Is the NRC embarrassed, or just secretive?
On April 10, 2019, the Nuclear Regulatory Commission (NRC) agreed to participate in a Public Relations Event, on behalf of Holtec International. Holtec is under fire for its defective spent nuclear fuel storage system. Holtec specializes in providing bargain-basement solutions to the costly problems of storing deadly nuclear waste. After the meeting, the NRC refused to publish the transcript or audio.
In this audio, one of Holtec’s engineers is joined by the Holtec CEO, Kris Singh, to defend the company’s failed design for its multi-purpose nuclear waste canisters.
The canisters, branded as a “Hi Storm Umax MPC,” or “Multi-Purpose Canister” are made of 5/8″ stainless steel. These remarkably thin-walled canisters have a 25-year warranty, but the radioactive waste inside them is deadly for millions of years. The problem being discussed is that, as these giant canisters — with payloads of 100,000 pounds — are being “downloaded” into their beachfront silos, they become gouged during the descent.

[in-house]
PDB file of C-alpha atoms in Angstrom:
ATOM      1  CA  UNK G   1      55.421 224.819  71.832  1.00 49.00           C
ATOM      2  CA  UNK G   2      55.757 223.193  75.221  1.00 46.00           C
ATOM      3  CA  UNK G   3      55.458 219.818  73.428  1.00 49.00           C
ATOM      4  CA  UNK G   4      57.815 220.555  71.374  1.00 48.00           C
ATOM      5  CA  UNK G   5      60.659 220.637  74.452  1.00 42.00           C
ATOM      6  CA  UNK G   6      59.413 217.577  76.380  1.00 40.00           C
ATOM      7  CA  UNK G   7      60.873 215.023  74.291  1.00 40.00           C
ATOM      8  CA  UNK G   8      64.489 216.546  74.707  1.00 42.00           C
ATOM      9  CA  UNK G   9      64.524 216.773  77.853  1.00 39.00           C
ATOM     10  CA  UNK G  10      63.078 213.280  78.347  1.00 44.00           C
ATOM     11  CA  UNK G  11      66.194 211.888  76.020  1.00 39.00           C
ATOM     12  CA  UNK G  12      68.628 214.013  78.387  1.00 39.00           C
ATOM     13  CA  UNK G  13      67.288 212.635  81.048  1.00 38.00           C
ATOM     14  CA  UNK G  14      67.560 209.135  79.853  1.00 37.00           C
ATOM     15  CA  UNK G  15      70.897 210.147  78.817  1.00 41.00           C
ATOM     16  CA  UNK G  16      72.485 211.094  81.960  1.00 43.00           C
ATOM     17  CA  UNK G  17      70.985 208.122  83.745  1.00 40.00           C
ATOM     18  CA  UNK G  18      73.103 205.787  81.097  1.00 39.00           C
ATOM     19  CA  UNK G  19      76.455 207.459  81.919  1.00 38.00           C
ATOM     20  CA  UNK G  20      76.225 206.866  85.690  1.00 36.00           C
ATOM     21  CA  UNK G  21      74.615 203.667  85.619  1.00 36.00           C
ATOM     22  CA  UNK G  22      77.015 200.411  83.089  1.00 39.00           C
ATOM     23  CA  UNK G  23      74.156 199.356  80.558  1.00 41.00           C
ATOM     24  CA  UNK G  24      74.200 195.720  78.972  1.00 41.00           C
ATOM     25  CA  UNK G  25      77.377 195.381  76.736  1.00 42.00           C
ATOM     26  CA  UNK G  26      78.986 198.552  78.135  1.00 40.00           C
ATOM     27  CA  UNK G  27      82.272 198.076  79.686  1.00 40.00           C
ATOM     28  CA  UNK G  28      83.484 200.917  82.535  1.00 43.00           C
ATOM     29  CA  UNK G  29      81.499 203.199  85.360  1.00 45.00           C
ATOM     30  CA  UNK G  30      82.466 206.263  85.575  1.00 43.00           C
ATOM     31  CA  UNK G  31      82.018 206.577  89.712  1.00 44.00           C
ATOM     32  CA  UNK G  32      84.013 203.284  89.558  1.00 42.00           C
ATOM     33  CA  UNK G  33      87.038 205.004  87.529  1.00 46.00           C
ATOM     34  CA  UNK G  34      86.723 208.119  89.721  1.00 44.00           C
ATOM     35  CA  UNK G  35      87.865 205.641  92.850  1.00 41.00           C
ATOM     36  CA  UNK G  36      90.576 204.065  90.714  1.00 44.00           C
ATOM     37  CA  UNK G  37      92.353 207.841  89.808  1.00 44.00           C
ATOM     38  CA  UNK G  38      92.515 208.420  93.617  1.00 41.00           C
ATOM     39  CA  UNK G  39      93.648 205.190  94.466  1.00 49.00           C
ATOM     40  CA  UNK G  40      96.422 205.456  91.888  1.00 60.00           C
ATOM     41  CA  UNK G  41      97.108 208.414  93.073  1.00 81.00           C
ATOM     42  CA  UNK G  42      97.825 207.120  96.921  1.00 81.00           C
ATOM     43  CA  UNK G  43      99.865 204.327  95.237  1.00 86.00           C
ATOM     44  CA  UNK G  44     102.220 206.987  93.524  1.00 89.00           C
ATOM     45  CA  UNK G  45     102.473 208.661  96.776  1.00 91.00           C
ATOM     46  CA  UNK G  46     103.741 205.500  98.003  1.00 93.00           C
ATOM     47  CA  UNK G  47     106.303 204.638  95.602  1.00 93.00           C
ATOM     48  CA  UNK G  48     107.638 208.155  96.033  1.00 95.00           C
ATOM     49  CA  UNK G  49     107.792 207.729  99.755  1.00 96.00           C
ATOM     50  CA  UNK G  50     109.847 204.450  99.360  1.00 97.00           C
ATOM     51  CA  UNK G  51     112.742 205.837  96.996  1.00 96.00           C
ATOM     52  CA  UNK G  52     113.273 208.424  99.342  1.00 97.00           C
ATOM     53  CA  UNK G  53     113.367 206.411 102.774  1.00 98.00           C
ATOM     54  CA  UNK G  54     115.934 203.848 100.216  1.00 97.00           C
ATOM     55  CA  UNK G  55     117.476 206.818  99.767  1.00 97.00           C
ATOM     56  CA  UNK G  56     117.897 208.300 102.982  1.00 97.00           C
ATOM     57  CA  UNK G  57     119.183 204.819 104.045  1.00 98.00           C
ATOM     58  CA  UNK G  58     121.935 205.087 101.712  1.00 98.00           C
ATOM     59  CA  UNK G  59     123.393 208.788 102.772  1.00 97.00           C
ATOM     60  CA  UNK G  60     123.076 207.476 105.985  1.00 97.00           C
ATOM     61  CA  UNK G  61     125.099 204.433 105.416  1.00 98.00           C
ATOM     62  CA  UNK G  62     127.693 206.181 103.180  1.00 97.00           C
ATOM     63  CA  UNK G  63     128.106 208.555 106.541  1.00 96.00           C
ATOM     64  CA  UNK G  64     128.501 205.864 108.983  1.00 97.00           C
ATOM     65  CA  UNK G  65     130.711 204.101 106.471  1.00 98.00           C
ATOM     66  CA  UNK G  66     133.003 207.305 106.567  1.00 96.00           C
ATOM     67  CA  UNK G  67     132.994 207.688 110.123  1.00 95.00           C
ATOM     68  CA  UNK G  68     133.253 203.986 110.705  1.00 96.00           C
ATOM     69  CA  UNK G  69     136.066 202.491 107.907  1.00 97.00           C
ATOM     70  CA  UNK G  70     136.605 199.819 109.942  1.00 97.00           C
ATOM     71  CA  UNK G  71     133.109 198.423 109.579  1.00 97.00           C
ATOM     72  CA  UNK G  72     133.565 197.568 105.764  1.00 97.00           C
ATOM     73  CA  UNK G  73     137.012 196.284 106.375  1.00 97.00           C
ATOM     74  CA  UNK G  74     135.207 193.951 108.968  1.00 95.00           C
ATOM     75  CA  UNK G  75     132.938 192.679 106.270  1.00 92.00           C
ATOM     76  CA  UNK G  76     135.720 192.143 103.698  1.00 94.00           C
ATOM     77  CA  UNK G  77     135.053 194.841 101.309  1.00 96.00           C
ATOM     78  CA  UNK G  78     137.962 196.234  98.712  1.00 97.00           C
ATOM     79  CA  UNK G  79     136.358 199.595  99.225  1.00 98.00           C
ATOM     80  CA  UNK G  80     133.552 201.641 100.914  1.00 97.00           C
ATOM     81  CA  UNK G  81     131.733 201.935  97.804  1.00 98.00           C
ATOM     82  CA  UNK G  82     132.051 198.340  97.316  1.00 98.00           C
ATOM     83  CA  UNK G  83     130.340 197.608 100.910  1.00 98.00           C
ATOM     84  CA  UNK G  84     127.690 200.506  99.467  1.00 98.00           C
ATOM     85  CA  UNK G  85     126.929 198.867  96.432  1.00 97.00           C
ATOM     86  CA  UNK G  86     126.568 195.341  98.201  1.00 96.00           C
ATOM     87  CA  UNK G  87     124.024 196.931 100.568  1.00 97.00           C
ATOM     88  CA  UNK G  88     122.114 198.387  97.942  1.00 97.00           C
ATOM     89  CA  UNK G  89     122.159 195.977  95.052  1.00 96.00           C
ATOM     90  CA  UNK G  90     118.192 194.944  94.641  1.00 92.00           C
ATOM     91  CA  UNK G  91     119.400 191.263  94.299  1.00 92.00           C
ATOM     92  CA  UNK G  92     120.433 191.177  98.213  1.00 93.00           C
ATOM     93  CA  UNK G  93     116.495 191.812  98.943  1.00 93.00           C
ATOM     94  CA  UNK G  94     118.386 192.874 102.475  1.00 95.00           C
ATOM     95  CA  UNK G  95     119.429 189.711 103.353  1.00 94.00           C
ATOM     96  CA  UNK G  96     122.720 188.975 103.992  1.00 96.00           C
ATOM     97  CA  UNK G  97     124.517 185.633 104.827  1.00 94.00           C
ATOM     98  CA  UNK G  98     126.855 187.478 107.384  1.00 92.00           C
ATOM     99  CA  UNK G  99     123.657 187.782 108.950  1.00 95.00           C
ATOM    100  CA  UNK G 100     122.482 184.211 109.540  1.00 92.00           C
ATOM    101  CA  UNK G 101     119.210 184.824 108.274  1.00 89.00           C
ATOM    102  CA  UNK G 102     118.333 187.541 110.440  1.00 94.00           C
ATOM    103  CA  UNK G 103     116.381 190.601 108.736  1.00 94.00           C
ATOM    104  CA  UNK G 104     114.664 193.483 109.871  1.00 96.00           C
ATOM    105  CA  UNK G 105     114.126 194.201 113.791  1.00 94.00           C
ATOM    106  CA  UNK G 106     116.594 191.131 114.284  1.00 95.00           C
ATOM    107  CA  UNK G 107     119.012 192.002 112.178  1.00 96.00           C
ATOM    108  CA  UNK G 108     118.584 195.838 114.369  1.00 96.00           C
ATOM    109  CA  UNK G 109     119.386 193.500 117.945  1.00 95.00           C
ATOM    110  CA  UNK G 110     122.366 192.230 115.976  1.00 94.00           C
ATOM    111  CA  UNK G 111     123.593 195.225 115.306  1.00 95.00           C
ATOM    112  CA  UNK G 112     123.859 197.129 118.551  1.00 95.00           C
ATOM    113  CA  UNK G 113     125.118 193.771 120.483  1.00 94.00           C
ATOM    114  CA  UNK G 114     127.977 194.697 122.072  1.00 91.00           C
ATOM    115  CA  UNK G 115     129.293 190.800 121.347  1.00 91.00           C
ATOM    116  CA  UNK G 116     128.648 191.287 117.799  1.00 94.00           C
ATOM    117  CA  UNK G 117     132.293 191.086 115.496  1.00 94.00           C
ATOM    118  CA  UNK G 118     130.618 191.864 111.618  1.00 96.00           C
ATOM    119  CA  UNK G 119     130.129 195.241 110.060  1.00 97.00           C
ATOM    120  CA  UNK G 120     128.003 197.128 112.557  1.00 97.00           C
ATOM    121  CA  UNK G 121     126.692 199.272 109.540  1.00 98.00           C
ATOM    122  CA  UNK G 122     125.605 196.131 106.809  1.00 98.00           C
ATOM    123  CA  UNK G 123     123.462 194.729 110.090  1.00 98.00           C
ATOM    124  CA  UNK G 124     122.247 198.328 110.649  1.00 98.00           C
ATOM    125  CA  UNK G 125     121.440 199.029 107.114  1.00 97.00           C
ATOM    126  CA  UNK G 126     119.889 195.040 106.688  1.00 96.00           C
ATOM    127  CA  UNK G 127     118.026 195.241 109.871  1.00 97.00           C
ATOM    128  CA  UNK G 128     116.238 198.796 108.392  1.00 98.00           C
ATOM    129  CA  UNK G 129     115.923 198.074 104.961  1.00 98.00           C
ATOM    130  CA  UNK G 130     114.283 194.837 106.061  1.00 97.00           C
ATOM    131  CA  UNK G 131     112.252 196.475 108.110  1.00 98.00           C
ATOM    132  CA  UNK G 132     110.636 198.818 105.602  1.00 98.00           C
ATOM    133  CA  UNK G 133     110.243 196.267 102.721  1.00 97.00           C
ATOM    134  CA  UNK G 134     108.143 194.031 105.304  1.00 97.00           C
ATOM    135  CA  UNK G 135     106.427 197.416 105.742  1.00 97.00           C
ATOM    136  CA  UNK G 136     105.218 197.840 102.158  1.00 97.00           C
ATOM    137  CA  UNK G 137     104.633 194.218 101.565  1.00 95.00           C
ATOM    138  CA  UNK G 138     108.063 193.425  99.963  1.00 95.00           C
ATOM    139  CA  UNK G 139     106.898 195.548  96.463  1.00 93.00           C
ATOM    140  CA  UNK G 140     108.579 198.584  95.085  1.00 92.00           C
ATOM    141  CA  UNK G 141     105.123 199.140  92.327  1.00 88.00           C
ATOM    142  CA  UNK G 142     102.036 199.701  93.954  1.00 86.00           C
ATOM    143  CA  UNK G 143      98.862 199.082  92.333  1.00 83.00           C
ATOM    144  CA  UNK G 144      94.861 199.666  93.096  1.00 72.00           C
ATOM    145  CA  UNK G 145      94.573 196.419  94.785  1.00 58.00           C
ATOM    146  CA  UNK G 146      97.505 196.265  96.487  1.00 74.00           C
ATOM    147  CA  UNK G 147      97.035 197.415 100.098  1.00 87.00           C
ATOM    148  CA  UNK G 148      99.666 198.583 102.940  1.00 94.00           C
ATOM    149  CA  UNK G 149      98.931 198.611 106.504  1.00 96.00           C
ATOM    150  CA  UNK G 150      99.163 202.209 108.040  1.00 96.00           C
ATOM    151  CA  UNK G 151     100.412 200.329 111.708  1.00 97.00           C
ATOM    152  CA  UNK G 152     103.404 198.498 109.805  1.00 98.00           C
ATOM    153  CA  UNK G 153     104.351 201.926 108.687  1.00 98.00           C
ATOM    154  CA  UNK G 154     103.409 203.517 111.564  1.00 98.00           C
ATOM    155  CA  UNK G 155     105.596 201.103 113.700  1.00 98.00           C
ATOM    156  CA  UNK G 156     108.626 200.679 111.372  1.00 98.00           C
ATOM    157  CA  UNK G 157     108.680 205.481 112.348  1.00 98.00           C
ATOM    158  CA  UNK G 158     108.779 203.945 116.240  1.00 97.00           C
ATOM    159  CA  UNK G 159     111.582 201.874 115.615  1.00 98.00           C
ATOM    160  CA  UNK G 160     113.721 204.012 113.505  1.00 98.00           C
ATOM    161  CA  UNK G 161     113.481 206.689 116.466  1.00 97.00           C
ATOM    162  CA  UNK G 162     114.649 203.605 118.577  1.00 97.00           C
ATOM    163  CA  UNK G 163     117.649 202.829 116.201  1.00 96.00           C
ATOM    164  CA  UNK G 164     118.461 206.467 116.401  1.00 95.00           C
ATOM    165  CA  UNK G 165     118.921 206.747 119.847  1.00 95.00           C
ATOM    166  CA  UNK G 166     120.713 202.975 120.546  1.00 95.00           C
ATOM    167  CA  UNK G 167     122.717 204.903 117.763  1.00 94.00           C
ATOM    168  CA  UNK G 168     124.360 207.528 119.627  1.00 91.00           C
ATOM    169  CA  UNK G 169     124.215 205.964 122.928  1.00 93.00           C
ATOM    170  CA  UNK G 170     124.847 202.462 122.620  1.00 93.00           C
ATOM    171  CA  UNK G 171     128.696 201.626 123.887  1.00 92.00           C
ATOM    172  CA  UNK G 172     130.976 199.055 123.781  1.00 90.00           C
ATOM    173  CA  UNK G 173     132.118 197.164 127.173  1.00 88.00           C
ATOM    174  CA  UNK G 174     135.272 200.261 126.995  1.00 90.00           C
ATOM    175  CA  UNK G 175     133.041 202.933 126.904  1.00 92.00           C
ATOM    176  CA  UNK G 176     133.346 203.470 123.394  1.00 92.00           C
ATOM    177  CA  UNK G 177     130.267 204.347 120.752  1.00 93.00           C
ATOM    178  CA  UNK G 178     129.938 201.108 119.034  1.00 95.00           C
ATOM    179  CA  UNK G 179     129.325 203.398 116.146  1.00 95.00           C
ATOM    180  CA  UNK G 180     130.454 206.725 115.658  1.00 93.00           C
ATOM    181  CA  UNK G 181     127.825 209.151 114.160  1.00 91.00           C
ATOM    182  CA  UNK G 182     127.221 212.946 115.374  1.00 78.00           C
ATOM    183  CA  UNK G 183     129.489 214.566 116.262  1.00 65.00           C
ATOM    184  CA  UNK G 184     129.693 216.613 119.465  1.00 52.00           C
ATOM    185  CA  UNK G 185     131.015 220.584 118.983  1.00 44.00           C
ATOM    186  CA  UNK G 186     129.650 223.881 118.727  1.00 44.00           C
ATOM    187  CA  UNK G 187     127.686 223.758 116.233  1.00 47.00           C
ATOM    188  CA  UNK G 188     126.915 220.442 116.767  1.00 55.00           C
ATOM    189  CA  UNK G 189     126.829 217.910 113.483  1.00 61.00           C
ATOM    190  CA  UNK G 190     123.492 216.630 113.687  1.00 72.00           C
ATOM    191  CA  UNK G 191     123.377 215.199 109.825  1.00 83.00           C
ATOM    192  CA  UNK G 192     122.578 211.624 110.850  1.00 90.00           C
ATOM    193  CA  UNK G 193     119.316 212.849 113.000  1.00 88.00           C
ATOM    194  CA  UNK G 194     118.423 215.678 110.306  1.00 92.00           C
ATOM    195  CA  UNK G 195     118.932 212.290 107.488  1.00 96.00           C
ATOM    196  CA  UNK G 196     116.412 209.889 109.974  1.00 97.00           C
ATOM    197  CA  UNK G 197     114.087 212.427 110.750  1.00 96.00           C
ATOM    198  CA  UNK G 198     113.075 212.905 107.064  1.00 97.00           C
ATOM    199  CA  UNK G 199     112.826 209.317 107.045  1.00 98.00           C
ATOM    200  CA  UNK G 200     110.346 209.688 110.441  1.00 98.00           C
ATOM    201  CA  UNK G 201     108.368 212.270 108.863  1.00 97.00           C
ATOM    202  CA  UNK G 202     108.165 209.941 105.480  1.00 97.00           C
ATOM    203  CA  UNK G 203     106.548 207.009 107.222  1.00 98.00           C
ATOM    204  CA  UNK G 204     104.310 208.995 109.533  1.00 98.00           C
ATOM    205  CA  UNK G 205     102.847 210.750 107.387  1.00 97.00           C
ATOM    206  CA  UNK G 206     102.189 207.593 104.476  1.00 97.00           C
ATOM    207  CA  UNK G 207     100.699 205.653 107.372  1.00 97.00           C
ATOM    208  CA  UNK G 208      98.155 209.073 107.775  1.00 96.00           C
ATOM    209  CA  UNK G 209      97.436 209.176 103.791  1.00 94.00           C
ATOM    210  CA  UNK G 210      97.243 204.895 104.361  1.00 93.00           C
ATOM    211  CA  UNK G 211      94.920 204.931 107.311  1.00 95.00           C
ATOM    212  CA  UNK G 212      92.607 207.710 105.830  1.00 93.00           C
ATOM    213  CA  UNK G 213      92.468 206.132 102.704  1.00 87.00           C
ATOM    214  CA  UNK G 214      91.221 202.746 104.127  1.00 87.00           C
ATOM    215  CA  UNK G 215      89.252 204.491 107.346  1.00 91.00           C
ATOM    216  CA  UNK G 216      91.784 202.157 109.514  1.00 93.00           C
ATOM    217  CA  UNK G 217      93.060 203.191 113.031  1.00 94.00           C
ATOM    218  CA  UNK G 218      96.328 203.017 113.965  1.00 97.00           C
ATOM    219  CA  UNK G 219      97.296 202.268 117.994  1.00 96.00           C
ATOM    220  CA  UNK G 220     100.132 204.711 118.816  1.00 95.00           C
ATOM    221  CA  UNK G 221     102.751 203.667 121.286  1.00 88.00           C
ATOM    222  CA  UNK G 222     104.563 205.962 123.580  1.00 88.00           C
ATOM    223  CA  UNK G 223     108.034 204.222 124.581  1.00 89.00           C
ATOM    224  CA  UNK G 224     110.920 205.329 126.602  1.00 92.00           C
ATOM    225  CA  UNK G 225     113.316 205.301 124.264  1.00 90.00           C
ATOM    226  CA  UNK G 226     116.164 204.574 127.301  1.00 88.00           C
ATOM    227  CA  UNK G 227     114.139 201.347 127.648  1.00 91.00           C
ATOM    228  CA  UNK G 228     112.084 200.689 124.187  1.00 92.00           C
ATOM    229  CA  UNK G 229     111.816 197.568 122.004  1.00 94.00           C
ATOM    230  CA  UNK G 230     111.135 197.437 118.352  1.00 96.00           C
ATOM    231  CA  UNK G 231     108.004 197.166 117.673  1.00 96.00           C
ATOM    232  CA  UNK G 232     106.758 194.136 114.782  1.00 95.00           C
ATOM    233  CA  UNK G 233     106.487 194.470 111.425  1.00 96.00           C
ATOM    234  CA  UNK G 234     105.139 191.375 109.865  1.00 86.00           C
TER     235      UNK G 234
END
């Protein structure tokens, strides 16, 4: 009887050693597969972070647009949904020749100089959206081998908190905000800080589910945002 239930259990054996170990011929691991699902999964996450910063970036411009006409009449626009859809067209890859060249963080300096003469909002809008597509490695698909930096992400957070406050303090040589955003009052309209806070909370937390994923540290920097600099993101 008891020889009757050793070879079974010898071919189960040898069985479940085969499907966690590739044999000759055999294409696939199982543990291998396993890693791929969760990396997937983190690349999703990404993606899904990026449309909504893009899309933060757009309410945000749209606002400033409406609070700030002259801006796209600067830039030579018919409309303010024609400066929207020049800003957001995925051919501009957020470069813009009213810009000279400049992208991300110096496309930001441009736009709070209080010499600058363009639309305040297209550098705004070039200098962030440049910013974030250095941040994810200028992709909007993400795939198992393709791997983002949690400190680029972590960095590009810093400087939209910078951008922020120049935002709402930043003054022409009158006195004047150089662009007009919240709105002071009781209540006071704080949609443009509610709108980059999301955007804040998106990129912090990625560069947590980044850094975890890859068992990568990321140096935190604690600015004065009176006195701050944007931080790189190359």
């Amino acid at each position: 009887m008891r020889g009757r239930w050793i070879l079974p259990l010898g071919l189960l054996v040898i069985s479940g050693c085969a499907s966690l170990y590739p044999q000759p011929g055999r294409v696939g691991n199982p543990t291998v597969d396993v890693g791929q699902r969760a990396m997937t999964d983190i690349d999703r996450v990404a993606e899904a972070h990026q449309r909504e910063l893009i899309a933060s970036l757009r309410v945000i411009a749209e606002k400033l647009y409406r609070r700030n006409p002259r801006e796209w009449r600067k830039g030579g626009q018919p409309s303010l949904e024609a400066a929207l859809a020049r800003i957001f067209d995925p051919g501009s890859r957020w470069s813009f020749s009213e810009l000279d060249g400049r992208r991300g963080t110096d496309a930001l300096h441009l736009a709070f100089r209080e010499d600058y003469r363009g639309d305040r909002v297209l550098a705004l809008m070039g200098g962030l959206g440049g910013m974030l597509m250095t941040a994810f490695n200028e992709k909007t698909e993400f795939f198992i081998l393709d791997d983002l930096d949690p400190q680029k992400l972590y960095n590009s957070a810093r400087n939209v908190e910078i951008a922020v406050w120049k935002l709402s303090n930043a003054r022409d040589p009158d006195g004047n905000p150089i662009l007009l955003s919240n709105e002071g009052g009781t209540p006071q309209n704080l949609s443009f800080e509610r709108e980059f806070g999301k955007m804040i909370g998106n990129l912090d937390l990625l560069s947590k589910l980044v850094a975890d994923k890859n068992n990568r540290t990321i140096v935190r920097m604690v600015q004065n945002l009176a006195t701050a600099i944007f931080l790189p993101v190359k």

The canisters are made of stainless steel. While stainless steel does not rust, it can crack when under stress or exposed to salt. This phenomenon is known as “stress corrosion cracking,” and it may be occurring at San Onofre.
We are publishing this audio and the accompanying power points, because the Nuclear Regulatory Commission, who sponsored this public relations event at Holtec’s request, has refused to post a legal transcript, audio, or video of the proceedings.
We post this audio as a public service, because the “public has a right to know …”